Tuesday, November 9, 2010

John Graff 1836-1903 (Swiss) enamel portrait miniature painter

A 'Rajah' pocket watch by Marcks & Co. Ltd. c.1895

 During the latter half of the nineteenth century, a number of Swiss artists painted enamel portraits to be mounted into heavy gold pocket watches for the Indian Market. The watch movements were usually complicated and with as many decorations as possible and were made by companies like Marcks & Amp. Co Ltd. with the enamel miniature of the owner mounted on one side and the watch face on the other. These pocket watches became known as 'The  Rajah Watches'. 

 The watch movements were mainly produced by the highly specialised watch manufacturers in the Vallée de Joux or Le Locle and delivered to the case makers in Geneva. The cases were almost exclusively done in the workshops of Ferrero, Tardy, Bonifas, Giron and Lamunière, based in Geneva. Important Indian clients often supplied the diamonds and other precious stones to be set onto their watches.

Some years ago we purchased one of these enamel portraits, signed 'JG', (without the watch!) and we had no idea what we had purchased until we were kindly supplied with the vital information by Roni and later Julian, two very kind gentlemen who put us on the right track.  The enamel portrait shown above is of HH Maharaja Rajendra Singh Bahadur of Patiala  and is signed by  John Graff.

John Graff worked from  photographs sent from India and was the acknowledged master in his field. He became one of Geneva's most famous enamel painters who was said to be able to catch 'an incredible likeness even from the most mediocre documents'. He was also renowned for his sense of colour and the astonishing relief of his work. John Graff's fame quickly spread throughout India and the dignitaries would often request his signature on the watches and boxes they ordered. His works were signed "J. Graff" or "J.G." or "Graff".  However, he was harbouring a secret method of working, which only becomes obvious with high magnification!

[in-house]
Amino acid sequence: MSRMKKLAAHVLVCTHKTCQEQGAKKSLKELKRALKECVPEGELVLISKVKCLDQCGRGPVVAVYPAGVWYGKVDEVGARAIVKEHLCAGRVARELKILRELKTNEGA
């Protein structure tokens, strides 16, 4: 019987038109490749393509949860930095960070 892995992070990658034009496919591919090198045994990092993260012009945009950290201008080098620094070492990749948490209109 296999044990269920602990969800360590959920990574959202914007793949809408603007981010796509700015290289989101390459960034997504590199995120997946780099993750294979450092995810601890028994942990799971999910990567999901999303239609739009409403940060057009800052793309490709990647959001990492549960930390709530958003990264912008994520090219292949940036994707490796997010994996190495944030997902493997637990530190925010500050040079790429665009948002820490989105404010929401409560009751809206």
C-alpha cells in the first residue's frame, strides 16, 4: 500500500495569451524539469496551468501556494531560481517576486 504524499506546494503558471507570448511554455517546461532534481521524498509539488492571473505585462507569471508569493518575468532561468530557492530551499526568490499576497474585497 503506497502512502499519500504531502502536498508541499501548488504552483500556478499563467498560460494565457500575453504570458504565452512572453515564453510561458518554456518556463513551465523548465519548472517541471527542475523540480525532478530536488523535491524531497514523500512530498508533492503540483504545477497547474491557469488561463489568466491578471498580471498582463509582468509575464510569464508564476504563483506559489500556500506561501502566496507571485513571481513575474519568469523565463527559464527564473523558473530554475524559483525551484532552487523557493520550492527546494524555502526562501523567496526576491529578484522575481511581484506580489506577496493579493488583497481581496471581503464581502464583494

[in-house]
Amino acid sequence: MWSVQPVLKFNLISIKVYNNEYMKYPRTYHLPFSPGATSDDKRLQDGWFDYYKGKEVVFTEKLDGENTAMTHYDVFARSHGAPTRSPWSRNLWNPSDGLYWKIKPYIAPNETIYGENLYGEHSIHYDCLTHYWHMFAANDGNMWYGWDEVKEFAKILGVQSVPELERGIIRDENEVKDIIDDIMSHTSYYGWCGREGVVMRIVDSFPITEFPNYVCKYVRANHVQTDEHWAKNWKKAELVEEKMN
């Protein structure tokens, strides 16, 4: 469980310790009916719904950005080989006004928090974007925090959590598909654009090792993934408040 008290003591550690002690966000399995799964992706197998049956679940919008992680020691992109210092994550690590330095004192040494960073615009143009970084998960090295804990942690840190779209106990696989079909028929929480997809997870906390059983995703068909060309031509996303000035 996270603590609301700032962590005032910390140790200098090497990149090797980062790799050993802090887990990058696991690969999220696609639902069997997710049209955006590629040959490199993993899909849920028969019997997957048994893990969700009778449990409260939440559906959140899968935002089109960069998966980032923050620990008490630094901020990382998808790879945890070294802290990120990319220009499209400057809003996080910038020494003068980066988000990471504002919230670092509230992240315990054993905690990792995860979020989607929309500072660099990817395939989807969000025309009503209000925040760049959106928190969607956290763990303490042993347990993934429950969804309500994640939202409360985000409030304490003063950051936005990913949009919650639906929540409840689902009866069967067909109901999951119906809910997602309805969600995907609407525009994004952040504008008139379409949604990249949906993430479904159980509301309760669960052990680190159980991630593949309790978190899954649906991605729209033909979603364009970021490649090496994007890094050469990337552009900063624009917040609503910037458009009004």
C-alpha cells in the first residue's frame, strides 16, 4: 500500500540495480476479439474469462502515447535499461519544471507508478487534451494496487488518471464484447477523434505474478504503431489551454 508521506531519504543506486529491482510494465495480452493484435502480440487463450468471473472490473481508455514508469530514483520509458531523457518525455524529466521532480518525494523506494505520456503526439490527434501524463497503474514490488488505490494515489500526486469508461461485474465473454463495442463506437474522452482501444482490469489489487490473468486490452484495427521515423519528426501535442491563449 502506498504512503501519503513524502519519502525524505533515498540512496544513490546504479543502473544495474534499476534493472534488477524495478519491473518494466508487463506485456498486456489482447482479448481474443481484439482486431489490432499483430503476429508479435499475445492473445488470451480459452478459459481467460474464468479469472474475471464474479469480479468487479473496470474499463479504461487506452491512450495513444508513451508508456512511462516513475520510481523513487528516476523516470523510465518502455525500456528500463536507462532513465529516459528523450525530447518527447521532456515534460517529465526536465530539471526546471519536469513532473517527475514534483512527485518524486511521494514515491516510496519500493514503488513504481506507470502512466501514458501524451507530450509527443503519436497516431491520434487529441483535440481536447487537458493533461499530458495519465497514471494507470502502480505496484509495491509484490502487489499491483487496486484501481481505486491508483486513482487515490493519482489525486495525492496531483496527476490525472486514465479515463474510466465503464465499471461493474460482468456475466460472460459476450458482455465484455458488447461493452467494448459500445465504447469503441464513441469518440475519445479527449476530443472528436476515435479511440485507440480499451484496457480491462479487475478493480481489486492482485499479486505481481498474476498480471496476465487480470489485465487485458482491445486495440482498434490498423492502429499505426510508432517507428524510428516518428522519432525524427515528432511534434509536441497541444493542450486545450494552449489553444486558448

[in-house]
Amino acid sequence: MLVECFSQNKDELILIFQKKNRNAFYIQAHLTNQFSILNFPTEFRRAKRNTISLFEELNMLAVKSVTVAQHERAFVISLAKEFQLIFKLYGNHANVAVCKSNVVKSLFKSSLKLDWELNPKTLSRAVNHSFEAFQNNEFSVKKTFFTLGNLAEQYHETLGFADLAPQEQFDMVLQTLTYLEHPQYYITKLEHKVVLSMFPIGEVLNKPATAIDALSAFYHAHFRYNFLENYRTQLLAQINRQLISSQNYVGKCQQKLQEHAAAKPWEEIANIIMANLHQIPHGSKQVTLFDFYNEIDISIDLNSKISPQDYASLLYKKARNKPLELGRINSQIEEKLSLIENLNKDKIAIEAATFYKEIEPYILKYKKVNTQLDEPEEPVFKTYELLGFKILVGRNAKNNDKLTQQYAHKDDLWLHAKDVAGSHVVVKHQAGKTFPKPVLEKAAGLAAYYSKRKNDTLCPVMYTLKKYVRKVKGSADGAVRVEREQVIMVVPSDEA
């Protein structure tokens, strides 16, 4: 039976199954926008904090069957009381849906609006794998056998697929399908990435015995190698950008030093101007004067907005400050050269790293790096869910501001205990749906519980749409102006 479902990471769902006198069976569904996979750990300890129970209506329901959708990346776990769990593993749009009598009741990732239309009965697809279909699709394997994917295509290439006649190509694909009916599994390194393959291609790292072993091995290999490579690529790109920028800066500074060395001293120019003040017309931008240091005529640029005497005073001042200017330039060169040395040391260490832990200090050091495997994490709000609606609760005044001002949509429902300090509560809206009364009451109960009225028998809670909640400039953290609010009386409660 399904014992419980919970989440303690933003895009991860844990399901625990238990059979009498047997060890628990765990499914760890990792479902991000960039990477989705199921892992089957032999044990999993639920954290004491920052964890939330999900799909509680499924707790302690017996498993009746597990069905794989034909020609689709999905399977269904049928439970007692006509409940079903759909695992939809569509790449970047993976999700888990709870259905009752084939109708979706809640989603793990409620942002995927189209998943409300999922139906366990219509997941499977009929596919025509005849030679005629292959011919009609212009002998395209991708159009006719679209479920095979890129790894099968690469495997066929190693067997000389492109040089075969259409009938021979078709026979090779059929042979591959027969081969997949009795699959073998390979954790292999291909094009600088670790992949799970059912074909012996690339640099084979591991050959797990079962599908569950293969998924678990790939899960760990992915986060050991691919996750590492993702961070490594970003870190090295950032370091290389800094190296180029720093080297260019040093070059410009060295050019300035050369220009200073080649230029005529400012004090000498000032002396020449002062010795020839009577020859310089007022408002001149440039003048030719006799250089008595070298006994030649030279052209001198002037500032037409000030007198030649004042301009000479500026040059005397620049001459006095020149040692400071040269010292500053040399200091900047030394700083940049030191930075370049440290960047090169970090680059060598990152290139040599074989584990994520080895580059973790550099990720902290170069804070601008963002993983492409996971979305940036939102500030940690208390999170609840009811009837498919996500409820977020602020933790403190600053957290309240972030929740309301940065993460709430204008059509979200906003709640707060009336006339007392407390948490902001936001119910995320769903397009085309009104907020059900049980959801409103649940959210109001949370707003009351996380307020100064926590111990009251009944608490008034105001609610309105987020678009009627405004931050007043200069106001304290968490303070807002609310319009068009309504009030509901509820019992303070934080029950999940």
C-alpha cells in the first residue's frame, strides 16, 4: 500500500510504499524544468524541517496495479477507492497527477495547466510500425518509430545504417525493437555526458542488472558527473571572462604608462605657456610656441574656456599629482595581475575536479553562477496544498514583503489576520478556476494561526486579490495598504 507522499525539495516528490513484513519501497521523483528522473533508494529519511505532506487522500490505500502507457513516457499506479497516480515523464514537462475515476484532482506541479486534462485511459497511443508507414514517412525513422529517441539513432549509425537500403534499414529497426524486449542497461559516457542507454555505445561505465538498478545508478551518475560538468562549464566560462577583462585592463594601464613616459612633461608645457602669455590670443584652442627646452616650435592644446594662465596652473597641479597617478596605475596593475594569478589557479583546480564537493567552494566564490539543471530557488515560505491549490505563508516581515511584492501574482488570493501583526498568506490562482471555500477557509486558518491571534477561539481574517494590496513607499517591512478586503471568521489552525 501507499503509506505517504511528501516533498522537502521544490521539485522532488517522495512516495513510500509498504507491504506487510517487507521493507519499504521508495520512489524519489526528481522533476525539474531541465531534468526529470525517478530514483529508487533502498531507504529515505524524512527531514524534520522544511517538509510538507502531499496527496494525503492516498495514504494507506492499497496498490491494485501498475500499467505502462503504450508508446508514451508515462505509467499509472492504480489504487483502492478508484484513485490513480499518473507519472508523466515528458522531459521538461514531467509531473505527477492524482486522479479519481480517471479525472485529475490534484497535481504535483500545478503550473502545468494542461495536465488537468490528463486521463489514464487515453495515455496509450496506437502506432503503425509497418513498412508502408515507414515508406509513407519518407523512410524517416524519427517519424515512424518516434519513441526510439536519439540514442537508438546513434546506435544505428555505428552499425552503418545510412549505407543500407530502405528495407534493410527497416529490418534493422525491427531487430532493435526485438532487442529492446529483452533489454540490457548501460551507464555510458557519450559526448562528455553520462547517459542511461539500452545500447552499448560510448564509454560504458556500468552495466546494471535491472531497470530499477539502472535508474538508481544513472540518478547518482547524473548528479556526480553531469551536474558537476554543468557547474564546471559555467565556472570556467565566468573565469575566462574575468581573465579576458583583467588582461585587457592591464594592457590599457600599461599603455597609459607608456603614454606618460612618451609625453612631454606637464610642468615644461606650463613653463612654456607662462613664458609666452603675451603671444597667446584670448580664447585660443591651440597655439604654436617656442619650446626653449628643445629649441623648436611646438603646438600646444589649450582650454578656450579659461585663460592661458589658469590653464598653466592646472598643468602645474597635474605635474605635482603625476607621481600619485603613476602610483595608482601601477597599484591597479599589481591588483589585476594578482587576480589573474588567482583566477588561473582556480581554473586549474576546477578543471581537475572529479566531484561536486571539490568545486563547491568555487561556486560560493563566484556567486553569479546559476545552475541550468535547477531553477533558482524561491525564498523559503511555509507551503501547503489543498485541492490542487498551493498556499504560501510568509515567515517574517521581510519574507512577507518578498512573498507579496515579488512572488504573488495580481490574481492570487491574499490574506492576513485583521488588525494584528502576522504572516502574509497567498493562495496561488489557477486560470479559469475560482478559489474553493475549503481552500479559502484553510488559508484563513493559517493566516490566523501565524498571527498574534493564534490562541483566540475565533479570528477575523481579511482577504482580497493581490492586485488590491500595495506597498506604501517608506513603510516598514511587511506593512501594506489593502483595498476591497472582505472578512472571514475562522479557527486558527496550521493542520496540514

Five examples of "Rajah Watches" with enamel portraits of high dignitaries signed John Graff are illustrated in
Technique and History of the Swiss Watch" by Eugène Jaquet & Alfred Chapuis, plate 133.

Enamel miniature painting by John Graff from a Marck & Co pocket watch
from our collection Signed J. G. Date c. 1895
Sitter: Mir Ali Khan Mehoob, Nizam of Hyderabad

Close up detail showing John Graff's superb talent but also showing that the likeness was achieved by over-painting a photograph developed on the enamel base. Some of the 'giveaways' are the shadow under the red of the nostril, the faint shadow of the photograph on the lips and the halo around the face 'blending' the brushwork and the photograph.  Perhaps you can see some other clues if you look carefully! This developing process was invented by Paris photographer Lafond de Camarsac (1821-1905) around 1867, for which he won a Medal.

On the back is stamped '18 carat' and M & Co Ltd
Interestingly a number is scratched under the stamping
'2673' which could have been a reference for which watch this enamel was intended. Alternatively, it could be the serial number of the patent granted for the development of the photographic image.

Another image of the Nizam of Hyderabad, showing the portrait in the watch.

Close up of enamel photominiature shown in first illustration.
A few more examples of 'Rajah' watches and an enamel photominiature in an elaborate gold box shown below.

Our grateful thanks to Roni Madhvani for sending us these additional images and allowing us to use them.

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